Do not misunderstand me: I am not saying that it is impossible or hard to avoid these subshells. It is just something that you see frequently when you look at random scripts (often just copied and not written by specialists). Most of these could be improved concerning efficiency...
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use python [...] which is even more bloat afaic. As is perl

If it were not for the startup times or perhaps certain embedded systems, I would use perl exclusively for my scripts: I have not yet seen a system on which not at least some version of perl is running, and once you use it, you do not have random limitations concerning line-lengths or other inconvenient restrictoins; no need to worry about quoting or expansion, the same syntax of regular expressions throughout (and in one of the most powerful variants, and even in a way of efficiency which you do not get in any other language I know), and if you suddenly realize that arrays or hashes would come in handy, you can just use it without any problems and again in a very efficient way: No fighting with various awk or sed variants and their tiny differences: It just gives you a "union" of all features of sh, awk, sed, sort and some other text tools, all surprisingly close to their original syntax (I can give you examples if you want). And if there is a need, you just add "use strict;" to turn your script into a "serious" programs with serious checking (not as serious as C++, but still quite well, running often even more efficient due to some features of the language).

Sorry for being OT, but I feel perl is often very underestimated, and considering it as bloat is a wrong point of view IMHO.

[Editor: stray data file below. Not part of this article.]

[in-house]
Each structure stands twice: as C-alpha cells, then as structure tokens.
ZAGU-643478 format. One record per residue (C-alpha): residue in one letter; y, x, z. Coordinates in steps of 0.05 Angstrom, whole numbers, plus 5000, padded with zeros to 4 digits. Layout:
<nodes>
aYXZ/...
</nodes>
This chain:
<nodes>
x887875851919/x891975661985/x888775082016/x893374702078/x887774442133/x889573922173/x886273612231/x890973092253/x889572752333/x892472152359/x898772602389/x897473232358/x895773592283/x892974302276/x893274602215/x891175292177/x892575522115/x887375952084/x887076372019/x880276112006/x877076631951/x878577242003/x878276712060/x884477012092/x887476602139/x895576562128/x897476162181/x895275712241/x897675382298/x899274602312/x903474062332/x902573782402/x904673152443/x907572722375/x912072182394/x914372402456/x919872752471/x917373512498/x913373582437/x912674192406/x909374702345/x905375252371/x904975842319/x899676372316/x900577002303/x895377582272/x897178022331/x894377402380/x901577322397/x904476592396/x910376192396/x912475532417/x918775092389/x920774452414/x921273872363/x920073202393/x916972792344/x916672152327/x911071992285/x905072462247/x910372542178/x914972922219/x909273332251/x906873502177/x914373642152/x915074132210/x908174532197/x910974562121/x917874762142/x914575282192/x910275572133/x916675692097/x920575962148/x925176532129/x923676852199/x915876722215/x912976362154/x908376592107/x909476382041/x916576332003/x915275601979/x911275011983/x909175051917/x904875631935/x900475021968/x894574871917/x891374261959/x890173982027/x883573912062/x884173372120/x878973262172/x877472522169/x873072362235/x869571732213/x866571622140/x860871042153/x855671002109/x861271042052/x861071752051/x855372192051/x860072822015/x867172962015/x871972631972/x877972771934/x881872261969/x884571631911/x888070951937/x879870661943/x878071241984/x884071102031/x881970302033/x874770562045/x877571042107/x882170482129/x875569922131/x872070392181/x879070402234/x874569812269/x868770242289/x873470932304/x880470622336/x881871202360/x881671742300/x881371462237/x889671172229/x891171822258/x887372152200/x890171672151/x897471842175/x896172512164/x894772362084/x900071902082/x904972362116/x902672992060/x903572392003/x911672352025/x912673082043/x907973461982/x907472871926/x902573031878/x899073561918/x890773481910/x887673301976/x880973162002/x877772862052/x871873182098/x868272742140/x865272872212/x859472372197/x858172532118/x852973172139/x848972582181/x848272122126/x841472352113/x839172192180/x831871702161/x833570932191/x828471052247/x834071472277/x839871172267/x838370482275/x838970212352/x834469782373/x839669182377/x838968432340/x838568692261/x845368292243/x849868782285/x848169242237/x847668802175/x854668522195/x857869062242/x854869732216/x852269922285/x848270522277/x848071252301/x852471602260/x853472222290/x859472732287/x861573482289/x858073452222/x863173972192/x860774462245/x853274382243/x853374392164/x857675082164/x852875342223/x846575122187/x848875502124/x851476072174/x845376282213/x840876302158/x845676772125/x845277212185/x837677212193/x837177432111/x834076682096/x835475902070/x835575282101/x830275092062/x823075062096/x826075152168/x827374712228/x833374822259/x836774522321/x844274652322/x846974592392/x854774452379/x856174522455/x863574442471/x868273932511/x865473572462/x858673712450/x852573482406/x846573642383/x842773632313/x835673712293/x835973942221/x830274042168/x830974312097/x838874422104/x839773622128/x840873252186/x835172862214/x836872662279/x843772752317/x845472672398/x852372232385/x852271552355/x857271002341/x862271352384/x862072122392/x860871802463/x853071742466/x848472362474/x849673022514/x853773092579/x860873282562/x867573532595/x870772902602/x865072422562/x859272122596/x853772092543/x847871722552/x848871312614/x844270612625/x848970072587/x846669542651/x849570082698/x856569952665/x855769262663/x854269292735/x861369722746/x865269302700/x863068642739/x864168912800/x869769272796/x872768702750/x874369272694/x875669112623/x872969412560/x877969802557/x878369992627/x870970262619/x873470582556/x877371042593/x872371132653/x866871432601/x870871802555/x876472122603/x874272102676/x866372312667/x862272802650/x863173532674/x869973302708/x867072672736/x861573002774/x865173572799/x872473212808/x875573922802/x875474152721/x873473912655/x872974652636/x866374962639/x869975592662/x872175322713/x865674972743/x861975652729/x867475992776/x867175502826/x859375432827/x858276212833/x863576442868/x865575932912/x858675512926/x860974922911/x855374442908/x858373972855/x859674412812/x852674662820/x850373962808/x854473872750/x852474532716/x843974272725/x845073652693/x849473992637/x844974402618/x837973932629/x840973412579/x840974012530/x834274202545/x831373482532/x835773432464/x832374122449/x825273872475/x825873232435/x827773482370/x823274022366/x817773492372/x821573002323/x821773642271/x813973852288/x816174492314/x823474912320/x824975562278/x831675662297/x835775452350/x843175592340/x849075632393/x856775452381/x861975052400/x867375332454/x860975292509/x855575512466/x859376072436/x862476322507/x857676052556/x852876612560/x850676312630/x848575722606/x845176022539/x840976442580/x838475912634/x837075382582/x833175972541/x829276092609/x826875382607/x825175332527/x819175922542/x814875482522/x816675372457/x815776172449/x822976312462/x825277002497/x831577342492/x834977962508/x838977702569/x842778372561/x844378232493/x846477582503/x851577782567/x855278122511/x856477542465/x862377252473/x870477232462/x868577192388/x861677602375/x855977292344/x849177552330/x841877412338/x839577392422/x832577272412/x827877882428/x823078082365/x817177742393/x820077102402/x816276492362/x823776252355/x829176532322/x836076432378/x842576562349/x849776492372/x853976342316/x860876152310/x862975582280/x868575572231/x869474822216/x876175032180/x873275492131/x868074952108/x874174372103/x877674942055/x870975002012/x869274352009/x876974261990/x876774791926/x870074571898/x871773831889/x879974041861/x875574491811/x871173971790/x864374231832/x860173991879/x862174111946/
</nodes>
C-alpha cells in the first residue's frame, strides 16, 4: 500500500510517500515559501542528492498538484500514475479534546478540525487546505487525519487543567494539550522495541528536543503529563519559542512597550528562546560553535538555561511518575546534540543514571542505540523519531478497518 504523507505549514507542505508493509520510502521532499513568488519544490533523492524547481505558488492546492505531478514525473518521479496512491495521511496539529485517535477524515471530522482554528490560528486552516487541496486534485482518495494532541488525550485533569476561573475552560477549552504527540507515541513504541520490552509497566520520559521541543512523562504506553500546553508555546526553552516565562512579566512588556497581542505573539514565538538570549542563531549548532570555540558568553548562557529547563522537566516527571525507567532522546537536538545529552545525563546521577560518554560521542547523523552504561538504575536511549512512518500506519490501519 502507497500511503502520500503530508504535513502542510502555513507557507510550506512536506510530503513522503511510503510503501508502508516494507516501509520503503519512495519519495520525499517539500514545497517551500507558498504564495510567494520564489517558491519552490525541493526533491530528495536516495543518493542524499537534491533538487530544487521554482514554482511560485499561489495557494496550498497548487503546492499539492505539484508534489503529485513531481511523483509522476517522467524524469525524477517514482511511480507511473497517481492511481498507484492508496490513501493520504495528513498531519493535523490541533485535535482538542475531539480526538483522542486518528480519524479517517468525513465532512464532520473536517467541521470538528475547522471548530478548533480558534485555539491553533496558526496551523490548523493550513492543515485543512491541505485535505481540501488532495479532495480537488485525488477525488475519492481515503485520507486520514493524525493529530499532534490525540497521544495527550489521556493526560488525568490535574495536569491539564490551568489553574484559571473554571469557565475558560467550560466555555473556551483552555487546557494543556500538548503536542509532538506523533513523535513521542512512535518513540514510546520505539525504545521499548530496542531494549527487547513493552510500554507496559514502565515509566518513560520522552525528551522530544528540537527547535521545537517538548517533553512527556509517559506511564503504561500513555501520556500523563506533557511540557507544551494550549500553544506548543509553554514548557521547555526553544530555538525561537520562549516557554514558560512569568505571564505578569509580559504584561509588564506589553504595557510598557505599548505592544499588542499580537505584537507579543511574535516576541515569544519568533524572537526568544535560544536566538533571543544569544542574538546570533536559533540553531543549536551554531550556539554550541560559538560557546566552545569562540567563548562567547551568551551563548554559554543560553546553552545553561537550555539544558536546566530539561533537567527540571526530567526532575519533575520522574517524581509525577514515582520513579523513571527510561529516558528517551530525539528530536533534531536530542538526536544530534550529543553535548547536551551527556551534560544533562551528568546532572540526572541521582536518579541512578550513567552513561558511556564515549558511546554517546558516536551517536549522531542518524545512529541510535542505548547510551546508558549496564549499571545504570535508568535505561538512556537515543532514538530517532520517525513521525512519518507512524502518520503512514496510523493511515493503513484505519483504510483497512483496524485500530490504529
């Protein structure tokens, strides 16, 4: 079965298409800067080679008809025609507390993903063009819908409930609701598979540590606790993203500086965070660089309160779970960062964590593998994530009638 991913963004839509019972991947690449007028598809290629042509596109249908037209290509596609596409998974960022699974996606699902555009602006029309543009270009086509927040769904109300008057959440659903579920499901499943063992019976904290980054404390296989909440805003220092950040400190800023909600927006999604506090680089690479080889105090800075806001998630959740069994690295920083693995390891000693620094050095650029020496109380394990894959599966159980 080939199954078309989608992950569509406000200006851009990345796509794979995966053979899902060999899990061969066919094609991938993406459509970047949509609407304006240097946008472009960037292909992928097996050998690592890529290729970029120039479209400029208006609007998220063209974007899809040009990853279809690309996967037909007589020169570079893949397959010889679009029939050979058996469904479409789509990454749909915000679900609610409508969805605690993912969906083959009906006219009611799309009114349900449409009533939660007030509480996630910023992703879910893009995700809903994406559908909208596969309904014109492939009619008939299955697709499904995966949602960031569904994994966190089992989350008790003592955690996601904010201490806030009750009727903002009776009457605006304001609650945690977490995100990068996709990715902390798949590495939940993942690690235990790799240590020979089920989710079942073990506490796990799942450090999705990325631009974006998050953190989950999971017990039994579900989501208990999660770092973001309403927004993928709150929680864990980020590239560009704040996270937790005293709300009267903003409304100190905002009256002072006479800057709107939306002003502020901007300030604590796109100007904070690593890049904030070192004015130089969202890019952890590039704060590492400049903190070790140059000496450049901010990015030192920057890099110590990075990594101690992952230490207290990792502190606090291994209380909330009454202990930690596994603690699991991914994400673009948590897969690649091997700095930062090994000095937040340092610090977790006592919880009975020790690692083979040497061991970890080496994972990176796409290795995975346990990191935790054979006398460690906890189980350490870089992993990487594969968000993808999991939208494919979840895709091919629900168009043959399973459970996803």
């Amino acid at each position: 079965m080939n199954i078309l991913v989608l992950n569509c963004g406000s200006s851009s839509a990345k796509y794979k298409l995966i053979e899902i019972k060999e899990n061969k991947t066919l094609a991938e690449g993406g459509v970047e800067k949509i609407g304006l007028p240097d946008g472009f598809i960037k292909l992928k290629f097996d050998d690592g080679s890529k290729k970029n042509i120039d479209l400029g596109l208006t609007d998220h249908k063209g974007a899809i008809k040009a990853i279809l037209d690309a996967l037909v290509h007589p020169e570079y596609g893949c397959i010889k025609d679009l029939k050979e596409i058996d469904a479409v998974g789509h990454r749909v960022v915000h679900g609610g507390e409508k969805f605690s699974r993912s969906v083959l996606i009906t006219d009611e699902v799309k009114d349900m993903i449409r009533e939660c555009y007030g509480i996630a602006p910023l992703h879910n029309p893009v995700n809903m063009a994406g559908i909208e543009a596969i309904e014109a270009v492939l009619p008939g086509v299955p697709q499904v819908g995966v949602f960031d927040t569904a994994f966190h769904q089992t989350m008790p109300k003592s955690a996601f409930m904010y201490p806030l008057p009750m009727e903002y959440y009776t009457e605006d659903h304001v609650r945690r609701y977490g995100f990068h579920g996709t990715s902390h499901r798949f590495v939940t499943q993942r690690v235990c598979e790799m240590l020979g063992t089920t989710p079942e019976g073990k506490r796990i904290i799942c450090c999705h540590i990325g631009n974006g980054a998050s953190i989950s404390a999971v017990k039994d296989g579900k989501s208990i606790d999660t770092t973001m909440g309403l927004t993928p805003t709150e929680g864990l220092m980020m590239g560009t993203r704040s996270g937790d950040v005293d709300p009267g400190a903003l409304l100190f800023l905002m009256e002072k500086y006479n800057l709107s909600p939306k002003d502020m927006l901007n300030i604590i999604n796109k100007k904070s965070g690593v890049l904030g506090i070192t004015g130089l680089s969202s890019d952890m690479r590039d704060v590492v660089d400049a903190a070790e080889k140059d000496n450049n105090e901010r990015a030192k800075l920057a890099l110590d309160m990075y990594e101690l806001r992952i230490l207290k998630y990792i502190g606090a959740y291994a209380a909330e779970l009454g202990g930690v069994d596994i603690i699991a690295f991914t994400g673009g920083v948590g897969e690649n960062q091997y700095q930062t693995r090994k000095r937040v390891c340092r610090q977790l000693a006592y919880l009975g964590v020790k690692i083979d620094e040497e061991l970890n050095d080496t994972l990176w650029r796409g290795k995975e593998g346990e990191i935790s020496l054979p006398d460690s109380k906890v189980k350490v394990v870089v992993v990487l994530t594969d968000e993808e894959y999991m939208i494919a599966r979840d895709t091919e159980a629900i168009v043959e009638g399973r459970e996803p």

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PostPosted: Fri Apr 11, 2014 7:23 pm    Post subject: Reply with quote

mv wrote:
but I feel perl is often very underestimated, and considering it as bloat is a wrong point of view IMHO.


I've written a lot of programs in perl (business not personal, though I do that too), and I agree as a general rule.
If one has to write shell scripts, and call grep, sed, etc then perl is quite easily much more efficient.
Oh one can write cr*p in perl, but I can say the same about any language.

I understand that people don't like it, because like the original C language, there are many ways to do things.
If one only wants one way to do things, then go with pascal, ada, python, etc.

Anyway....
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PostPosted: Fri Apr 11, 2014 8:57 pm    Post subject: Reply with quote

khayyam wrote:
steveL wrote:
Sure it's a slower than sh; but when you absolutely need arrays, and ebuilds are written in bash, it makes no sense not to use the standard GNU shell for scripting.

steve ... I think you mean "standard posix shell", but having said "standard GNU shell" you reveal part of the problem

No I meant the standard GNU shell, not /bin/sh. And I meant in the context of writing complex scripts for Gentoo installs. One of the first things you learn in #bash is not to run your scripts with a #!/bin/sh shebang. So with respect, I've snipped and will discount the points about bash-as-sh.
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Well, at some point there was a *decision* to "use bash", portage didn't come into existence by happenstance. That *decision* was pre-conditioned by certain factors, namely the fact that "everyone uses bash". It *could* have been otherwise, but the scales were weighted in favour of bash.

Sure, but again you come to the point that a Gentoo install is an application of GNU/Linux. The GNU shell is bash, and has extensions usually derived from ksh, for the specific reason that you can use things like arrays and script more capably. Of course that doesn't help if you don't know how to shell-script in the first place, or you don't learn from decent sources like #bash and wooledge.org, and have instead learnt from tldp ABS, or other distro developers who once learnt from it. Down that road lies the thinking which led to systemd: our shell-scripts are terrible, let's blame shell, since we've all spent the last few years looking down our noses at it.
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steveL
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PostPosted: Fri Apr 11, 2014 9:16 pm    Post subject: Reply with quote

mv wrote:
Do not misunderstand me: I am not saying that it is impossible or hard to avoid these subshells. It is just something that you see frequently when you look at random scripts (often just copied and not written by specialists). Most of these could be improved concerning efficiency...